Figure 1.  Start scene of MHYH.kmz--linked Google Earth file.

Click on a balloon bearing the MyHeart/YourHeart logo.  Extra material about the person or place will come up.  Figure 2 shows an example of what comes up when the balloon of Dr. Kim Eagle is clicked on.  Continue to roll the globe around and explore the file. 

Figure 2.  Extra material enters the scene when balloons are clicked on.  The image in this figure shows the image within the software so that the reader can get a realistic idea of how the software interface should appear.

For those who do not use Google Earth, we enclose a sequence of screen captures from it so that all readers who wish can have at least a partial idea of what is available in the .kmz file.

Figure 3.  Read about MyHeart/YourHeart when the link on the top layer is clicked on.

Figure 4 shows a tour of the Google Earth file.  It is embedded in the browser window.  Click on the balloons.   See what comes up.  Look around for yourself.  If you stop the tour, just push the play arrow and it will start up again.  Or, download the Google Earth file (from the link above) and then click on the tour to see it directly in a larger view.  Then, navigate around the scene yourself, clicking on links to get a good sense of the richness of this project in terms of depth of global contacts.

Figure 4.  Tour of the Google Earth file, MHYH.kmz embedded in the browser window.  It requires a contemporary browser (otherwise the tour will not show up).

Authors who are part of this team are situated around the world.  One convenient way to visualize their locations is as groups of collaborators.  The animated sequence of screen captures from Google Earth, Figure 4,  takes each of the articles listed on the MyHeart / YourHeart website, a related website, and this article, and offers groupings of authors that can be turned on or off with the simple click on a folder name in the .kmz file.  Note that when groups of collaborators include participants on either side of an ocean, it is the ocean that is the focus in the screen capture.  Also, not all authors may show in any given screen capture (some balloons may be blocked by others).  The animation shows both the global reach and the local and regional focal points in this project.  To get an even better vantage point, use the .kmz file, itself...motivation to learn to download it and use it?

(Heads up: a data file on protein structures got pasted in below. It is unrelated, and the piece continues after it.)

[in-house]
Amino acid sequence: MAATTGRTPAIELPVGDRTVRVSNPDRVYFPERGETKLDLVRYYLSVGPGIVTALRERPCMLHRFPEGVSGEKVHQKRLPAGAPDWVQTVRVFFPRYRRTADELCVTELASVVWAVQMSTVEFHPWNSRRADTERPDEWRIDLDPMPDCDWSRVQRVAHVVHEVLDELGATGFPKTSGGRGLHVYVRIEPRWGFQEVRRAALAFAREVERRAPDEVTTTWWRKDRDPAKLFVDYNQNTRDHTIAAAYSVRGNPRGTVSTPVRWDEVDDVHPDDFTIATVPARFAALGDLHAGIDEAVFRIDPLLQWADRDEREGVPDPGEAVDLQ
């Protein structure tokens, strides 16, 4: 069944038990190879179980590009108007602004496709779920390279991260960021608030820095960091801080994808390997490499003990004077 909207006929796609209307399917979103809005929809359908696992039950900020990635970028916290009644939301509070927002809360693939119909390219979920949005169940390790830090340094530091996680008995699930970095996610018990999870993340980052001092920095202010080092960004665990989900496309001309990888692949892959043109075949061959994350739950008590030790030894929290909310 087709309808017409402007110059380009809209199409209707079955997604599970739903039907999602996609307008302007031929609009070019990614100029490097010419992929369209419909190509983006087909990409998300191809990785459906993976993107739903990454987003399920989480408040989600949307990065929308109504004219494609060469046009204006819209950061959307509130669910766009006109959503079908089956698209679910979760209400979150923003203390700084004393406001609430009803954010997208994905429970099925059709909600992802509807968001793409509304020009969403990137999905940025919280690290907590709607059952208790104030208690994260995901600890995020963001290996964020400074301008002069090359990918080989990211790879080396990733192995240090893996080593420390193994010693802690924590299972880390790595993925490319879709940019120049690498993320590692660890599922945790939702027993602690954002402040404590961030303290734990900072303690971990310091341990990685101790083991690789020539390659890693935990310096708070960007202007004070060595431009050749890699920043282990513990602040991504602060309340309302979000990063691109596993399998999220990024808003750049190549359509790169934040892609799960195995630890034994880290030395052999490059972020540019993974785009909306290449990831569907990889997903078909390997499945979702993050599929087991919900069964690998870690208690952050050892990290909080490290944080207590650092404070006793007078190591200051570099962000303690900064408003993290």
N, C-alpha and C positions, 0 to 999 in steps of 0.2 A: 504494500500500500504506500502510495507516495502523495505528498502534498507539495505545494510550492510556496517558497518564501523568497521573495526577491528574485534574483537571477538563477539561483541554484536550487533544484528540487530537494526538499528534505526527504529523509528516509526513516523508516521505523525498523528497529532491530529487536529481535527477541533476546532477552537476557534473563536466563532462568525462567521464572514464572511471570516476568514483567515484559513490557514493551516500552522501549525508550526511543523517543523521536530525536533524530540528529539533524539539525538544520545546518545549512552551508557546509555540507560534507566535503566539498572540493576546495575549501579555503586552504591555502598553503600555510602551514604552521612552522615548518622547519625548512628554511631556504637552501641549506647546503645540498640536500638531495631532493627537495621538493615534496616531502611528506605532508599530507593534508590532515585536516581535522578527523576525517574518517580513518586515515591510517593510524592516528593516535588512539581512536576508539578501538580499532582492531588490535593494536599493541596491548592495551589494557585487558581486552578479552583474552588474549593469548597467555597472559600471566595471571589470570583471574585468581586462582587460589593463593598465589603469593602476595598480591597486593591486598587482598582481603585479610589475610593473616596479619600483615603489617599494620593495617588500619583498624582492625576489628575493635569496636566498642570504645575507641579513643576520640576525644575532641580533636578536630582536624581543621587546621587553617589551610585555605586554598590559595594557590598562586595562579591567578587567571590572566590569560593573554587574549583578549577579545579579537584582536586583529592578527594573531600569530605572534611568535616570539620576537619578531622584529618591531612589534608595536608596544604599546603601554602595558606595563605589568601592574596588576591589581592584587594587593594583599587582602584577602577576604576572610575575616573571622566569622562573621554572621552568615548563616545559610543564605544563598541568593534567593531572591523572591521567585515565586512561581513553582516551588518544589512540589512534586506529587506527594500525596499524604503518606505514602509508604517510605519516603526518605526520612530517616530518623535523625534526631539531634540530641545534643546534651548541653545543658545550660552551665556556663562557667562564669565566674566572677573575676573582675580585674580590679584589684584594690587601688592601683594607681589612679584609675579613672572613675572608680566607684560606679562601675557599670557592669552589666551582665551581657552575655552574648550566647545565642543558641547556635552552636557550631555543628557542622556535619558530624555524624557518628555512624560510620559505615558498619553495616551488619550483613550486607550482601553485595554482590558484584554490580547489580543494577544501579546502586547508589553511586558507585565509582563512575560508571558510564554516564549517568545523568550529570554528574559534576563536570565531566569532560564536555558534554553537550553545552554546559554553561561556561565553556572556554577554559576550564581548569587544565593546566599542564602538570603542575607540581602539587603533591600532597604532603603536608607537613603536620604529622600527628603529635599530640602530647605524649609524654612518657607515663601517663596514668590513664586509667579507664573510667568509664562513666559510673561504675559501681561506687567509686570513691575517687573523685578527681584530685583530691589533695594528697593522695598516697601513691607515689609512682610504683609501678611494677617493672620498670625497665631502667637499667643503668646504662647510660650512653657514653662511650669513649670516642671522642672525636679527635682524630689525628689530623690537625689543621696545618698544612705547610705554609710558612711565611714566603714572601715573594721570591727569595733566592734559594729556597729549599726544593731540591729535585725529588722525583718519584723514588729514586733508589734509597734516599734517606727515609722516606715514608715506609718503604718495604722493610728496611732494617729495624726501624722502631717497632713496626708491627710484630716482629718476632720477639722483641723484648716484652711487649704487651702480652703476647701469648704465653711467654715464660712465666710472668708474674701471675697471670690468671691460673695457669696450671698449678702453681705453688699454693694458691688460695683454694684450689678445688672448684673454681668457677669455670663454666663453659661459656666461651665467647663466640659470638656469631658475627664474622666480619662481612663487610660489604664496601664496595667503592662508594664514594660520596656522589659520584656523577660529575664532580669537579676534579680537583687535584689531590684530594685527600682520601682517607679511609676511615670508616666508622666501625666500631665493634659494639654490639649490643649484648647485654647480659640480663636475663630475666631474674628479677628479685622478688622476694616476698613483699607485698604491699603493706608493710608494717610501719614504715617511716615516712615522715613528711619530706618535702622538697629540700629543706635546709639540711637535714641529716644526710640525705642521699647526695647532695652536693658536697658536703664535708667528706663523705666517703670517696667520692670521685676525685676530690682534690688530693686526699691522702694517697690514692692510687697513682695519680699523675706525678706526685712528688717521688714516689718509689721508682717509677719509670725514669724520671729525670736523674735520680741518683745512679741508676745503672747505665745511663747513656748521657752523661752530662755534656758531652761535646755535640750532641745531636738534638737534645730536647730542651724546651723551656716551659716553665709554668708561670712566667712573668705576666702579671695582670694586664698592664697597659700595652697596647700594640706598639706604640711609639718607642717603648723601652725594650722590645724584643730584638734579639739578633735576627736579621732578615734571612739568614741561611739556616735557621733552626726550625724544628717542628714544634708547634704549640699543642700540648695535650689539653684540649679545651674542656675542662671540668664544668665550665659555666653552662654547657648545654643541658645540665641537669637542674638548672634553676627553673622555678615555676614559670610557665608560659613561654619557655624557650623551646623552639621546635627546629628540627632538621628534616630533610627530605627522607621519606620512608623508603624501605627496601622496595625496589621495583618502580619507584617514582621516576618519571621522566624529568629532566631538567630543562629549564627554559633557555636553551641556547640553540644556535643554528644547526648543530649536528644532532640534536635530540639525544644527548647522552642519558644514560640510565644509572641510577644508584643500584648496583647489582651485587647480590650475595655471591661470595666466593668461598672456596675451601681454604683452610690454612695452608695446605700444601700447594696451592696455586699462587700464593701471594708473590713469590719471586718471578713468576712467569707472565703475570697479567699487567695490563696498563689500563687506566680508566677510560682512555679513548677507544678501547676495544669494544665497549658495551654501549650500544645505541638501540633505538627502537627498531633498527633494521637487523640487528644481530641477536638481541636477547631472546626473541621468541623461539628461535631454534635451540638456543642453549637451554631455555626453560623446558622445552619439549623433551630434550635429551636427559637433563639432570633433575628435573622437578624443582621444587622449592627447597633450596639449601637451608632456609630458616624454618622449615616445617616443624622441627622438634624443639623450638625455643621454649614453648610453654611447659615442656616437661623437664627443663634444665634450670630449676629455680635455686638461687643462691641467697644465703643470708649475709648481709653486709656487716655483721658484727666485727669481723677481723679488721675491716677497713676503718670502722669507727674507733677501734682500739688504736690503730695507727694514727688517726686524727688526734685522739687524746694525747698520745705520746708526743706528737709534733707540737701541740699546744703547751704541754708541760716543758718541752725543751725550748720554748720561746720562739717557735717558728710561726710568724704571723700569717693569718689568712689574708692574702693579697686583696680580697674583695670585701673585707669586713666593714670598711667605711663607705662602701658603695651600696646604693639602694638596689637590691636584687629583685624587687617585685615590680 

Figure 5:  Mapping collaborators shows both the global reach of the project as well as local and regional focal points.

Future updates might track authors as they move around; other updates will of course be based on the proliferation of publications.  It will be interesting and perhaps important to track this movement over time.  The current map is a baseline from which to measure both infill and expansion, all coming from the diffusion of the innovation of pacemaker reuse.

**Torsten Hagerstrand.  1968.  Innovation Diffusion as a Spatial Process.  Translation and Postscript by Allan Pred.  Chicago:  University of Chicago Press.

Sandra L. Arlinghaus, Ph.D., is Adjunct Professor of Mathematical Geography and Population-Environment Dynamics at The University of Michigan School of Natural Resources and Environment and also Adjunct Professor at The University of Michigan Institute for Research on Labor, Employment, and the Economy (Chene Street History Study);  Thomas C. Crawford, M.D., is Clinical Assistant Professor, Internal Medicine - Cardiology at The University of Michigan Health System;
Kim A. Eagle, M.D., is the Albion Walter Hewlett Professor of Internal Medicine and Director of the Samuel and Jean Frankel Cardiovascular Center at The University of Michigan Health System.



Solstice:  An Electronic Journal of Geography and Mathematics
Institute of Mathematical Geography (IMaGe).
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Solstice was a Pirelli INTERNETional Award Semi-Finalist, 2001 (top 80 out of over 1000 entries worldwide)

One article in Solstice was a Pirelli INTERNETional Award Semi-Finalist, 2003 (Spatial Synthesis Sampler).

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Allen K. Philbrick  Alma S. Lach   Donald F. Lach | Frank Harary | William D. DrakeH. S. M. Coxeter | Saunders Mac Lane | Chauncy D. Harris | Norton S. Ginsburg | Sylvia L. Thrupp | Arthur L. Loeb | George Kish